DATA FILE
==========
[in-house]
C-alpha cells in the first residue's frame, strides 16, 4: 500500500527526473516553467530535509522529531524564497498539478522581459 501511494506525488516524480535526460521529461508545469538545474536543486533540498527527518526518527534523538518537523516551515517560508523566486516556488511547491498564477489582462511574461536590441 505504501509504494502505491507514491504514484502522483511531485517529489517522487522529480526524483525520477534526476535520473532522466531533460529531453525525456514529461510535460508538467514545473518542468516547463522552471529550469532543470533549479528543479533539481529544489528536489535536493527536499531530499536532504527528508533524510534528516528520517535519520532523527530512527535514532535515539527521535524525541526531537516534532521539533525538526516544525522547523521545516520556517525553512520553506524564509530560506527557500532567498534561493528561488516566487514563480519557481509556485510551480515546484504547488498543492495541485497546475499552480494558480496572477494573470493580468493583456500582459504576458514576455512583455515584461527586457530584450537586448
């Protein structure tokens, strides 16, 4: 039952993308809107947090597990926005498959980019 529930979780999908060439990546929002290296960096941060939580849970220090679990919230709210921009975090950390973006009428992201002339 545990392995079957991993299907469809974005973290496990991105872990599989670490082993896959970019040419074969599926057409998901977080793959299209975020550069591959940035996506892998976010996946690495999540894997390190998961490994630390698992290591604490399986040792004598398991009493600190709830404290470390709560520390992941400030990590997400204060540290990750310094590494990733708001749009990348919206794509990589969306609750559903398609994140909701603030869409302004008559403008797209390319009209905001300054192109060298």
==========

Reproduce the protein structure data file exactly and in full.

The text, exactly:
[in-house]
C-alpha cells in the first residue's frame, strides 16, 4: 500500500527526473516553467530535509522529531524564497498539478522581459 501511494506525488516524480535526460521529461508545469538545474536543486533540498527527518526518527534523538518537523516551515517560508523566486516556488511547491498564477489582462511574461536590441 505504501509504494502505491507514491504514484502522483511531485517529489517522487522529480526524483525520477534526476535520473532522466531533460529531453525525456514529461510535460508538467514545473518542468516547463522552471529550469532543470533549479528543479533539481529544489528536489535536493527536499531530499536532504527528508533524510534528516528520517535519520532523527530512527535514532535515539527521535524525541526531537516534532521539533525538526516544525522547523521545516520556517525553512520553506524564509530560506527557500532567498534561493528561488516566487514563480519557481509556485510551480515546484504547488498543492495541485497546475499552480494558480496572477494573470493580468493583456500582459504576458514576455512583455515584461527586457530584450537586448
């Protein structure tokens, strides 16, 4: 039952993308809107947090597990926005498959980019 529930979780999908060439990546929002290296960096941060939580849970220090679990919230709210921009975090950390973006009428992201002339 545990392995079957991993299907469809974005973290496990991105872990599989670490082993896959970019040419074969599926057409998901977080793959299209975020550069591959940035996506892998976010996946690495999540894997390190998961490994630390698992290591604490399986040792004598398991009493600190709830404290470390709560520390992941400030990590997400204060540290990750310094590494990733708001749009990348919206794509990589969306609750559903398609994140909701603030869409302004008559403008797209390319009209905001300054192109060298």